I finally resurface after what feels like forty-six years, but was probably only about two seconds. I grab Mari’s arm as I discreetly tuck a wayward boob back into my bathing suit.
I sit on the steps with Mari on my lap, surveying her and my surrounding area as I gather my faculties, only now listening for the screaming of whichever child I surely pummeled to death in my glorious descent into to the pool to rescue my daughter who really needs to learn the goddamn definition of “help.” She is perfectly fine, by the way, staring at me all perplexed-like, as if to say, “Are you insane?”
And not one child is crying. In fact, the entire pool area has gone ominously quiet. I glance around and realize that everyone is either staring at me with their jaws on their laps or pretending to be totally engrossed in something fascinating that their kid is doing. Even the kids are like, “What the…?”
Finally, one of the thigh gap ladies – whose bathing suit top actually does have one strap – picks her jaw up off her lap and says, “Are you… are you okay?”
“Um… I think I’m bleeding somewhere… but… I’m fine?”
I pull my tankini top back down and dig my wedgie out of my butt as delicately as one can accomplish those tasks. For the next thirty minutes, I spend all my energy pretending that I have not just experienced one of the most mortifying moments of my life.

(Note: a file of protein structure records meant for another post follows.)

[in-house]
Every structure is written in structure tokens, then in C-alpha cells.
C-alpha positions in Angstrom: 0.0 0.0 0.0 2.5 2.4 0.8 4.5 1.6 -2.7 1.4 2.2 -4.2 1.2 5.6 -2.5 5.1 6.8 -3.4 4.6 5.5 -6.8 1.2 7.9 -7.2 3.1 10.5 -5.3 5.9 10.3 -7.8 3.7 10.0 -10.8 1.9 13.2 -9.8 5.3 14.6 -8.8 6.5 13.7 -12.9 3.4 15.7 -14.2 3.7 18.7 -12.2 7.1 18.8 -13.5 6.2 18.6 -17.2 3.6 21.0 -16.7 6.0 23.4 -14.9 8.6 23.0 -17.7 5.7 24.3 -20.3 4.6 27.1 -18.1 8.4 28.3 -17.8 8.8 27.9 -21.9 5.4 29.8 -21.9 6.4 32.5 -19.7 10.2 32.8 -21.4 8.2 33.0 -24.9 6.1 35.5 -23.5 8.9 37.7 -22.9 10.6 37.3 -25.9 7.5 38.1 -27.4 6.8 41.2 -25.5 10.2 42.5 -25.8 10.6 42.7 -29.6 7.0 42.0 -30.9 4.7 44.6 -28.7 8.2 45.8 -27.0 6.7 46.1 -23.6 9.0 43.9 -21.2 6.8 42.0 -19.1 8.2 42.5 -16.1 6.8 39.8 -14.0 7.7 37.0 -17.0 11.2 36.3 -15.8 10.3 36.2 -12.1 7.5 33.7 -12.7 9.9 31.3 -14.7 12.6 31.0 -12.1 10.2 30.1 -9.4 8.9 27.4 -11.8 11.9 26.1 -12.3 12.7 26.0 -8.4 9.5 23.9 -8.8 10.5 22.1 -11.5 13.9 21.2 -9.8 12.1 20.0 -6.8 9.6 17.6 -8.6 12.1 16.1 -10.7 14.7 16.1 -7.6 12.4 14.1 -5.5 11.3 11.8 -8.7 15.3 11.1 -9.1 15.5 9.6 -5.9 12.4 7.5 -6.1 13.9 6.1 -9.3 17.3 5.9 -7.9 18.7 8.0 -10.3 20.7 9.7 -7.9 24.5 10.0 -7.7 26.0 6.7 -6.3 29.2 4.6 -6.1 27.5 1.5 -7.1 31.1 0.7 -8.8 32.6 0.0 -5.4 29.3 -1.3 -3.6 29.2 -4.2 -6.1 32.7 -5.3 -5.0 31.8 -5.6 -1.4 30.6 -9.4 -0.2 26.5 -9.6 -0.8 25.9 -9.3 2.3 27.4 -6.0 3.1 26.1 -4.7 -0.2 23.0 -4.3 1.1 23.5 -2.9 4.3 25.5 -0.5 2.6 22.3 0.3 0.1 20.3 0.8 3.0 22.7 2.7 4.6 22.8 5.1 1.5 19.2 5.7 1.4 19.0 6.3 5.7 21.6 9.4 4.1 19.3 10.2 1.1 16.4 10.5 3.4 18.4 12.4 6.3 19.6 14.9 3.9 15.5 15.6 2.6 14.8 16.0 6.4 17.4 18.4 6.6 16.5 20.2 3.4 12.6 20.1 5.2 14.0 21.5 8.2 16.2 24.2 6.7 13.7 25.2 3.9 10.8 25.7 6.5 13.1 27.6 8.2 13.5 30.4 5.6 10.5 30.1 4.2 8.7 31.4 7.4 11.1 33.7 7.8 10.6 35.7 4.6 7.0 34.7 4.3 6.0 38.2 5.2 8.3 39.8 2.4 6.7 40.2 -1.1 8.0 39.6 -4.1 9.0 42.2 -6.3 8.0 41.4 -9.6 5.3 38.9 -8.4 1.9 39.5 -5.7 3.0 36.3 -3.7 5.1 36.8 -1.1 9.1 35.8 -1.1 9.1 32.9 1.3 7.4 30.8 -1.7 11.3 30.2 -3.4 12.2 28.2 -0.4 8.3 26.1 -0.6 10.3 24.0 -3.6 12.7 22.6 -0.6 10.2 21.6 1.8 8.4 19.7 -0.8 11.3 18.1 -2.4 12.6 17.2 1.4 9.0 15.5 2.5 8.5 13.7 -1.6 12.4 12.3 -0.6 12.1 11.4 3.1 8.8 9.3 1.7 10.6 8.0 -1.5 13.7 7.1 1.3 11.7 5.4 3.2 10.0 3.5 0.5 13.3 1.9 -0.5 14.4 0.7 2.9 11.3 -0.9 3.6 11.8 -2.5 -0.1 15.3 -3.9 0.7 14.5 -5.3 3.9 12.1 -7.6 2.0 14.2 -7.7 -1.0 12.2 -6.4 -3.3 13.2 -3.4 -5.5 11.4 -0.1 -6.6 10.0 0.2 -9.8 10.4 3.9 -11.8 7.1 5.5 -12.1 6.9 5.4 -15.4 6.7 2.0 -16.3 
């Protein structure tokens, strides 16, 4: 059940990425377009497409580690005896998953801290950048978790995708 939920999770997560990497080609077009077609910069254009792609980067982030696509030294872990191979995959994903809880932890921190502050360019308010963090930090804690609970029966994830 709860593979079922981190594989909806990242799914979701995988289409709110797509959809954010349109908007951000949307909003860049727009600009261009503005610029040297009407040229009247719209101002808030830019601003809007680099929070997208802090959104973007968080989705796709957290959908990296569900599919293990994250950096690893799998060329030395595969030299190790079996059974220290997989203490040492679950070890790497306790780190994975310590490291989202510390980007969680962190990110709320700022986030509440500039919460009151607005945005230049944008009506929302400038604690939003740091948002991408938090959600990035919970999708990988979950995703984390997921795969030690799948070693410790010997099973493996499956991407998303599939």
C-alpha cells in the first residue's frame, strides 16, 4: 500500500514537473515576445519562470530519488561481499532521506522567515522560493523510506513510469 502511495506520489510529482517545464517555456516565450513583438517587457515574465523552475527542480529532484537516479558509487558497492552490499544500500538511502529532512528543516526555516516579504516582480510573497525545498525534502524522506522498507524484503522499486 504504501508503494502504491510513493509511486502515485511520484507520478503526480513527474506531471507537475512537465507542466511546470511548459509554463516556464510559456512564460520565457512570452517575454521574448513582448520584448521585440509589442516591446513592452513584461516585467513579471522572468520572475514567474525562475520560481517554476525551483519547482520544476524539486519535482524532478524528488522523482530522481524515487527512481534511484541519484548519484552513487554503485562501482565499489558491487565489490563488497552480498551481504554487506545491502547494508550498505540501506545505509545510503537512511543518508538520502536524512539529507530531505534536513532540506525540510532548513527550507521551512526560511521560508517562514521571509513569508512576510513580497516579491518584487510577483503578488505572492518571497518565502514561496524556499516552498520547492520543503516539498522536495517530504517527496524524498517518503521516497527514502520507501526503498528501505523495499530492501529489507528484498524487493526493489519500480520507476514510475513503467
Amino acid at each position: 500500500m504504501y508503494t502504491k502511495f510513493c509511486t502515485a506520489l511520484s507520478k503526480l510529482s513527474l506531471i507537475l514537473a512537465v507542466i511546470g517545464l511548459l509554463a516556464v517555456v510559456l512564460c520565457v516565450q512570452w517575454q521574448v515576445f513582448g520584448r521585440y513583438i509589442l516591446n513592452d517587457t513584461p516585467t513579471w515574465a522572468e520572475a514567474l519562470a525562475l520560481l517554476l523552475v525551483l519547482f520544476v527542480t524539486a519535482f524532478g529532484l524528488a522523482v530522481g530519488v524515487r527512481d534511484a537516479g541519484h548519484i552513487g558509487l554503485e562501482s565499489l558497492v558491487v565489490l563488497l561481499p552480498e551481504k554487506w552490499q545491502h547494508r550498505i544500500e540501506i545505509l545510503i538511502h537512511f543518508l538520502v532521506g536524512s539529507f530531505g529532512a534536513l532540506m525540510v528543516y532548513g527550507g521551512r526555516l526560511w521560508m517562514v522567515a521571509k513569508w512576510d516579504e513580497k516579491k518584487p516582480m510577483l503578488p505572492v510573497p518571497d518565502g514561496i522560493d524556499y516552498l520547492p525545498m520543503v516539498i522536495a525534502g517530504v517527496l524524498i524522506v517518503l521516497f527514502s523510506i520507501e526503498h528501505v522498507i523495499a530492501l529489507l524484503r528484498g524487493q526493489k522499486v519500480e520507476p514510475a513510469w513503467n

Yeah, sorry, there is no life lesson. I fell in the pool and my boob fell out in front of the thigh gap crew and it was humiliating and that’s it, The End. It was super duper embarrassing and I’ll never forget it. I’ll be ninety-five years old, on my death bed, Mari hovering over me with tears welling in her eyes, and she’ll say, “Mom? Is there anything you want to say before… well, you know.”
And with my last dying breath, I’ll say, “Only ask for help if you really need it, you little twit.”
Kristen Mae is a devoted wife and mother, ADHD momma-warrior, violist, health-nut, and writer. She is the voice of Abandoning Pretense, where her goal is to provide a community where women are free to be honest about their struggles with marriage, parenthood, and life. In addition to her blog, Mae shares hilarious and heart-warming tidbits of her life on her Facebook page, Google+, and Twitter.